Privacy of personal information in New Zealand: a recent case and new legislation

Authors
Michelle Hall Collins
Senior Associate at Kiely Thompson Caisley
hallcollins@KTC.CO.NZ

A recent security breach has highlighted the issue of data privacy in New Zealand in advance of the entry into force of the Privacy Act 2020 in December this year.


 

Background

 

A New Zealand property management company holding personal information about tenants on behalf of landlord clients has been required to take urgent steps to fix a gap in the security of a website it hosted.

The gap created the potential for unauthorised access to images of tenants’ passports, driver’s licences and other identity documents. While the quantity of information put at risk was not confirmed by the company, the tech website CyberNews said that over 31,000 files had been publicly available.

The company says there was no unauthorised access of the website while it was active, and that as soon as it was notified of the flaw, it was fixed.

The breach has been blamed on a design flaw in the company’s website. It has been reported that the data was stored by Amazon Web Services, which is a widely used system allowing for the storage of data in the cloud.  

 

 

Privacy legislation in New Zealand

 

The breach occurred against the background of new privacy legislation being passed in New Zealand. New Zealand’s current laws relating to the privacy of personal information are contained in an Act that came into force in 1993. Since then, advancements in technology and the introduction of a vast array of platforms that collect and share personal information have changed the face of data protection internationally.

New Zealand’s new Privacy Act 2020, which comes into force on 1 December 2020, strengthens the protections afforded to people’s personal information in a range of ways:   

  • The introduction of a requirement to report, as soon as practicable, privacy breaches that pose a risk of serious harm. Reporting must be to both the Privacy Commissioner, who is the person with overall oversight of privacy matters in New Zealand, and the person or people affected. This brings New Zealand in line with international best practice
  • Strengthening cross border protections: New Zealand agencies will be required to take reasonable steps to ensure personal information sent overseas is protected by similar levels of privacy protection to those required in New Zealand. If this is not the case, the individual concerned must be fully informed that their information may not be adequately protected, and they must expressly authorise the disclosure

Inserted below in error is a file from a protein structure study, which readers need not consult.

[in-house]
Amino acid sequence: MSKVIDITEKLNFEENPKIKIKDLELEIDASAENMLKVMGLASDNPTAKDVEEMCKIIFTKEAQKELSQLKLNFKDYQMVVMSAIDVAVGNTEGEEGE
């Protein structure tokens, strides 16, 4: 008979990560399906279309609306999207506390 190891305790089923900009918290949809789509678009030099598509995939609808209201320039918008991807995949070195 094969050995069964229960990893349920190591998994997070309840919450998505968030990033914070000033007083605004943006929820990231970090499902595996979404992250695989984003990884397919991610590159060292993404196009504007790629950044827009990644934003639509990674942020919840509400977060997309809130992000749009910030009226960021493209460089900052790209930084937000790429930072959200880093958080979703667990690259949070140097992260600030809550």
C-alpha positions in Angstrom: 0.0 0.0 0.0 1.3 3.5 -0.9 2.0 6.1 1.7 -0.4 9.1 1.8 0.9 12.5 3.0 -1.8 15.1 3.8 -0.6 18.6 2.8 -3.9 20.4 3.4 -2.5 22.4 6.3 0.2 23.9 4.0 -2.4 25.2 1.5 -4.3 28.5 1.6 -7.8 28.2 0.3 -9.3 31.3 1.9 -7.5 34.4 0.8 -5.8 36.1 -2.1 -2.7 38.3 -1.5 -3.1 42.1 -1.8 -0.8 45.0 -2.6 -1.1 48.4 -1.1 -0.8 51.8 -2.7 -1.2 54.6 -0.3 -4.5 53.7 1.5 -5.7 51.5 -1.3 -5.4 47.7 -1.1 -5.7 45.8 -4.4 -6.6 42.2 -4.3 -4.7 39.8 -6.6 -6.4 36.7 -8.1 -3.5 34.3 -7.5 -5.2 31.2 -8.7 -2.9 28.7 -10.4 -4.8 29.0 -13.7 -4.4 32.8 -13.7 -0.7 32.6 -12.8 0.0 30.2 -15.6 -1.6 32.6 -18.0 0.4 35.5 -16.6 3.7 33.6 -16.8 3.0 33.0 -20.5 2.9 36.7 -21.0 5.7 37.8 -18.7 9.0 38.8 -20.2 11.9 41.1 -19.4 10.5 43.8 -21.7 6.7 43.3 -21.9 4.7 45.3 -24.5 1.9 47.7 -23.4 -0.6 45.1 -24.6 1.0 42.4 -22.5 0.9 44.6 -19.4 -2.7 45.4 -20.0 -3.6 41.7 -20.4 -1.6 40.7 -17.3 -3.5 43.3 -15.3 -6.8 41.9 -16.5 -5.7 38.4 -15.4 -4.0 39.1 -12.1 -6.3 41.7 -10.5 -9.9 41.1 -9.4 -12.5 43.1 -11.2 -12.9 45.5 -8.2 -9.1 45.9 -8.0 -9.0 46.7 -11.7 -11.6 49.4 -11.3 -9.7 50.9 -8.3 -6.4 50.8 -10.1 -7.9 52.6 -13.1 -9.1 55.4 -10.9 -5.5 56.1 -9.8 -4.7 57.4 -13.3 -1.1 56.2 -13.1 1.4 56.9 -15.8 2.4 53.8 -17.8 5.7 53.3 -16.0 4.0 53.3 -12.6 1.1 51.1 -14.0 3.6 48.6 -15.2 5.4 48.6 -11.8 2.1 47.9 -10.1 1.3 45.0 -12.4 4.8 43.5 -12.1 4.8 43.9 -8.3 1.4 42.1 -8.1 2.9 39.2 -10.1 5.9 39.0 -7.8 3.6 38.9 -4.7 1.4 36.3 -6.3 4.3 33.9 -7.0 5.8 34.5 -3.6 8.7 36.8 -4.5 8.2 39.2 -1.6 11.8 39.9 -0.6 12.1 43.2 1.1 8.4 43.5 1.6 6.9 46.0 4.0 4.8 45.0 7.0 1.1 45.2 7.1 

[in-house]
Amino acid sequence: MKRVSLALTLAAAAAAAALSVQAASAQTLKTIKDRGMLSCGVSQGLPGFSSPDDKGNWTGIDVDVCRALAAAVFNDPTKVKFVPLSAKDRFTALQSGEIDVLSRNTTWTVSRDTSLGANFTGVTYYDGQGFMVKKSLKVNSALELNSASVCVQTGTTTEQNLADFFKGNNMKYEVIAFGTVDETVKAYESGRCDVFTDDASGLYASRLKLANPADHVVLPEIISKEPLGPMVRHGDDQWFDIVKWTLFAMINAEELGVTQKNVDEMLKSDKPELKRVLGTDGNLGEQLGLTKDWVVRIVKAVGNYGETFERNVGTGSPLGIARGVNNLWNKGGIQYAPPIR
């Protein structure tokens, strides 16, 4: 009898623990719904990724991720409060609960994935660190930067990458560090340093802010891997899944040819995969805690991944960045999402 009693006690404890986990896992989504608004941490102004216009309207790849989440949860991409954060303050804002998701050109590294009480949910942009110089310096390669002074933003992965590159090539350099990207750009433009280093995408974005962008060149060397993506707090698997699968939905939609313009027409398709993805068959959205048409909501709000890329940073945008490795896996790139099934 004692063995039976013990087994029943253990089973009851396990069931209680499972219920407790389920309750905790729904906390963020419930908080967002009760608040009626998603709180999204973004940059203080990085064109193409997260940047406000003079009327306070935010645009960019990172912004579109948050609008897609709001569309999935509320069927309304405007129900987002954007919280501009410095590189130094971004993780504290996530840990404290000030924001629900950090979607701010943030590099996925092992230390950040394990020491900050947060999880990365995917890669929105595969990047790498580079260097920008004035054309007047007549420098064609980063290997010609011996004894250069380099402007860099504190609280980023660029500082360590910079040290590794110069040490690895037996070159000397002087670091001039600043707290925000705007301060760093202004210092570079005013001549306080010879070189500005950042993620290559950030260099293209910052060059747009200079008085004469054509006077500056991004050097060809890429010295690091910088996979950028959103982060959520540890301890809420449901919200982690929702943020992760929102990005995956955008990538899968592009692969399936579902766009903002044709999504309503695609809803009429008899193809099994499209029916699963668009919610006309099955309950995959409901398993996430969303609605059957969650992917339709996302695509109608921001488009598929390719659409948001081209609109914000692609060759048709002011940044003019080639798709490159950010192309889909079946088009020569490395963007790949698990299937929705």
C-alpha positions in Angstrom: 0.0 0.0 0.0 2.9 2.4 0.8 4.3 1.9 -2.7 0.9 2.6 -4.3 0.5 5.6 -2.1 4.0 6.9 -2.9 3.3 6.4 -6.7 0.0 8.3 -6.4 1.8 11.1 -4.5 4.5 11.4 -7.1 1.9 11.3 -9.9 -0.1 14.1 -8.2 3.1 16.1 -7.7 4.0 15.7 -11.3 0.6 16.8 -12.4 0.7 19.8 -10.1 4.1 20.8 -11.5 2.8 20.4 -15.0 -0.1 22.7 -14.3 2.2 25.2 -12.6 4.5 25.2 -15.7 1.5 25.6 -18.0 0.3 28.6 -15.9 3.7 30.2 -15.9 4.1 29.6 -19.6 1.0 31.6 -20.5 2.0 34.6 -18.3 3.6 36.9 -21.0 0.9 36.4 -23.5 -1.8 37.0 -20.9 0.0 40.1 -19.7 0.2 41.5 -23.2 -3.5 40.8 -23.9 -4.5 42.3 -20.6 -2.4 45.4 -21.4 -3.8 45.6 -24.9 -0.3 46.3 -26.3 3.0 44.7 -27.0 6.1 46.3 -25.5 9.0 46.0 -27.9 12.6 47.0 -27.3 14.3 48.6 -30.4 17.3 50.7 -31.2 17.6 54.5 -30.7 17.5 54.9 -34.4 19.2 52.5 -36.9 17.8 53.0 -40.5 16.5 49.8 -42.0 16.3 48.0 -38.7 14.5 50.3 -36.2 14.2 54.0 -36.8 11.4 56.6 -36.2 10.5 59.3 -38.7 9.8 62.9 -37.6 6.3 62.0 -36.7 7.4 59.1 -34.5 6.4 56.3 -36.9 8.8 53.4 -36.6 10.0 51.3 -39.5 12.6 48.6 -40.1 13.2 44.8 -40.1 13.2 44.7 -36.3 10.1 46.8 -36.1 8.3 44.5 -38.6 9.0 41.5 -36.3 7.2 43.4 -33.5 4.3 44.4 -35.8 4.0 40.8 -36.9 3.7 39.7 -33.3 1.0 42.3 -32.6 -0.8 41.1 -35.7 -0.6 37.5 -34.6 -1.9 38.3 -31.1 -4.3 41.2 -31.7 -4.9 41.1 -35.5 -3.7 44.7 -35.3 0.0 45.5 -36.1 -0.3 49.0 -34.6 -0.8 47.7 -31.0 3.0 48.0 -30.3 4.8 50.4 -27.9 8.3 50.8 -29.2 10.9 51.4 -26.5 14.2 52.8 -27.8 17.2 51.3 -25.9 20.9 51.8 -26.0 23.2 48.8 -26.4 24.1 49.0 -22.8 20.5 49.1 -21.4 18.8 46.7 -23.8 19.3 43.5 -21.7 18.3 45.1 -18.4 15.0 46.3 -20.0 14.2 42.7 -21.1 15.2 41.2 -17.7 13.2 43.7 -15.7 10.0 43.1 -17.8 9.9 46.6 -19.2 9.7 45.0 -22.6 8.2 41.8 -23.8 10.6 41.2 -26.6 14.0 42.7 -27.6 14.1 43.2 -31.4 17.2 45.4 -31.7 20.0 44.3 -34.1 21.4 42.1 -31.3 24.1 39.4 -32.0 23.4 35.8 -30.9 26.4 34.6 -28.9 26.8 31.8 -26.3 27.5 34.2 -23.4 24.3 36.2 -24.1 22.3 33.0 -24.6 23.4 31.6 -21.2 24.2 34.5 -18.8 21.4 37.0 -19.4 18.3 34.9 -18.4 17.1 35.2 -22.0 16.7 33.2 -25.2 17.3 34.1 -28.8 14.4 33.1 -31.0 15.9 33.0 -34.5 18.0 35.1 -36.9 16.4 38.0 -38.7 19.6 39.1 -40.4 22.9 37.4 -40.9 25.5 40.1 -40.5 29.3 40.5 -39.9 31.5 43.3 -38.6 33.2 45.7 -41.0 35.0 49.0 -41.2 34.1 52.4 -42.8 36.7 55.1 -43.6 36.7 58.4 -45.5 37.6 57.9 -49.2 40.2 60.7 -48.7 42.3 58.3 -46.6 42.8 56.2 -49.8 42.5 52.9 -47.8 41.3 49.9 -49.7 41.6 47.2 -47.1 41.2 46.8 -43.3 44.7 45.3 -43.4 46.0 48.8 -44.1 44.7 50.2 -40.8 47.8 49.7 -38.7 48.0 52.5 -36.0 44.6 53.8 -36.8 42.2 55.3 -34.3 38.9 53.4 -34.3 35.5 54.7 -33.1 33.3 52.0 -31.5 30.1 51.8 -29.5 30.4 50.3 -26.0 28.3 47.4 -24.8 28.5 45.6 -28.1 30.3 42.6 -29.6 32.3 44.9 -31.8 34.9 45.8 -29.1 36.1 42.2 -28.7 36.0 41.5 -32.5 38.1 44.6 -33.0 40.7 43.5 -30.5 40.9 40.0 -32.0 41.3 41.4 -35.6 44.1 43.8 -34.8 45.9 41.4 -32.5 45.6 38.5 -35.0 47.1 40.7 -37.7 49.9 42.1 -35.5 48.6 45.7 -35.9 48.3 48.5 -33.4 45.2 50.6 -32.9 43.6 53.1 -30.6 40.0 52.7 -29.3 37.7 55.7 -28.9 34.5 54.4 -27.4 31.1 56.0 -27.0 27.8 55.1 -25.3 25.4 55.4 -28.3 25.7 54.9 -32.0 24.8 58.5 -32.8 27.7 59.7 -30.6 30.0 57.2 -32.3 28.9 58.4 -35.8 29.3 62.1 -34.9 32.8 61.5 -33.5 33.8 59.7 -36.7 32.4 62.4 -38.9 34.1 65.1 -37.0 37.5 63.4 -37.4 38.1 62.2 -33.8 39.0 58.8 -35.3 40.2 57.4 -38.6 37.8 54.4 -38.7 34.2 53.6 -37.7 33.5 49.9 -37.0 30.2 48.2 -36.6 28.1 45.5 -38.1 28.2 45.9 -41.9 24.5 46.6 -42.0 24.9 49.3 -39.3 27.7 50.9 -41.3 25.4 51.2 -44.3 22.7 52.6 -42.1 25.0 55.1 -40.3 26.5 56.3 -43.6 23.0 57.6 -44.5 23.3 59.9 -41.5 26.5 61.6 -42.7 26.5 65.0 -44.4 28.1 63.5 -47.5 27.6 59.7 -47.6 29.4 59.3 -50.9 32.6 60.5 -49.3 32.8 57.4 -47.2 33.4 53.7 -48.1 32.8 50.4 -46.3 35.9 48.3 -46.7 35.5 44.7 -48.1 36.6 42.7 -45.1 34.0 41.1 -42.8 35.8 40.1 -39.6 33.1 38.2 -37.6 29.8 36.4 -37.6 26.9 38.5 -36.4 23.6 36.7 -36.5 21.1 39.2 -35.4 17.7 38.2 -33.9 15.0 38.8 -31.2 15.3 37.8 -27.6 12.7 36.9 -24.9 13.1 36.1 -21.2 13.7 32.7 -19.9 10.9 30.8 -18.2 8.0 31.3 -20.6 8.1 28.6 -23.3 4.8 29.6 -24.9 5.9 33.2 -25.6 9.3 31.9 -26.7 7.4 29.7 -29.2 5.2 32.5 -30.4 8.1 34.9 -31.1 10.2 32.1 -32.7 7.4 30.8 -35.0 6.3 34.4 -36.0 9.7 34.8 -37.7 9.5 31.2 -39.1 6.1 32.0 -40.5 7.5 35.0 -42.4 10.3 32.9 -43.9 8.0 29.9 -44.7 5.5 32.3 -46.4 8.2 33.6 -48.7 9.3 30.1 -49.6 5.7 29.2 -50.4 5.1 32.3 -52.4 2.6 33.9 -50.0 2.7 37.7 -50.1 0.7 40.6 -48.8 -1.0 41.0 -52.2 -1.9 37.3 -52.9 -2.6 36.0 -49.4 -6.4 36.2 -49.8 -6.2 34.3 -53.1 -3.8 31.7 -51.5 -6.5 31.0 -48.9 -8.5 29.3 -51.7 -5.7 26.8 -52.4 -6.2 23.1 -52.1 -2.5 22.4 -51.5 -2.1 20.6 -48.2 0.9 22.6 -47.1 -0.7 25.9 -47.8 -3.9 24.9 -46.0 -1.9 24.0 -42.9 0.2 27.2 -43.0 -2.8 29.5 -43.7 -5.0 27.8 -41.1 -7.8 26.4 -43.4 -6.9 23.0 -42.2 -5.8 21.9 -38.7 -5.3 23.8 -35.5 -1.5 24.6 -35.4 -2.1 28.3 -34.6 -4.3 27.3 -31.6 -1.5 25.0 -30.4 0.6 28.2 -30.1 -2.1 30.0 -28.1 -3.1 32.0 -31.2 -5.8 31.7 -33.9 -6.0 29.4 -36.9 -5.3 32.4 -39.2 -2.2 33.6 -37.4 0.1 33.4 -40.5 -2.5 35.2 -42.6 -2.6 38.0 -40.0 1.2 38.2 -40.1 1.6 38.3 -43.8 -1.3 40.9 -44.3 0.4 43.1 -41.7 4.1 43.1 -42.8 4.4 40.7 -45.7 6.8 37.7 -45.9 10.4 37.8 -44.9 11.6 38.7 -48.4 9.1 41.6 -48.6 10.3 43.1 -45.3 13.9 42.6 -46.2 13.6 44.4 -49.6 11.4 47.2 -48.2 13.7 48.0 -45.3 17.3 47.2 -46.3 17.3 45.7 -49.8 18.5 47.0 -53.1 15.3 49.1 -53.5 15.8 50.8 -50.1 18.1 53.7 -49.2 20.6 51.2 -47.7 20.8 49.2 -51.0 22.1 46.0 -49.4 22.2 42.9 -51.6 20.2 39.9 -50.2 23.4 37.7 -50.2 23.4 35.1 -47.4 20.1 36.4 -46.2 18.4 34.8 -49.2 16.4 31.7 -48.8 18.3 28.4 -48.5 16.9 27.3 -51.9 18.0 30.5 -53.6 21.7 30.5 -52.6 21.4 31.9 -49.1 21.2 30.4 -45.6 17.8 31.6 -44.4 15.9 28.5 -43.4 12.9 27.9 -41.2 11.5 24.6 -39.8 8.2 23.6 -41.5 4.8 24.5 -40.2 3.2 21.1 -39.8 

• The enhancement of the Privacy Commissioner’s powers, including the introduction of the power to:
    • issue compliance notices to require an organisation to do something or stop doing something in order to comply with the Privacy Act; and
    • demand the release of personal information to individuals, if an organisation refuses to make this information available on request.   
  • An overseas agency carrying on business in New Zealand, even if it does not have a legal or physical presence in the country, will be subject to the Privacy Act 2020. This will capture businesses such as Google and Facebook.

Once the new privacy law comes into force, the Privacy Commissioner will have greater powers to address breaches of privacy like those relating to the property management company.

 

 

Comment

 

From a practical perspective, the issues relating to the company have raised awareness of the need for organisations holding personal information to take the necessary steps to ensure the information is being held securely. This obligation may include taking reasonable steps to check the competence and qualifications of technical experts and ensuring contracts entered into with such experts contain the necessary obligations around ensuring the protection of this personal information. With the Privacy Commissioner’s imminent enhanced powers, businesses should be taking steps to ensure the necessary measures are taken to protect the personal information held by them.

 

Firm: Kiely Thompson Caisley 

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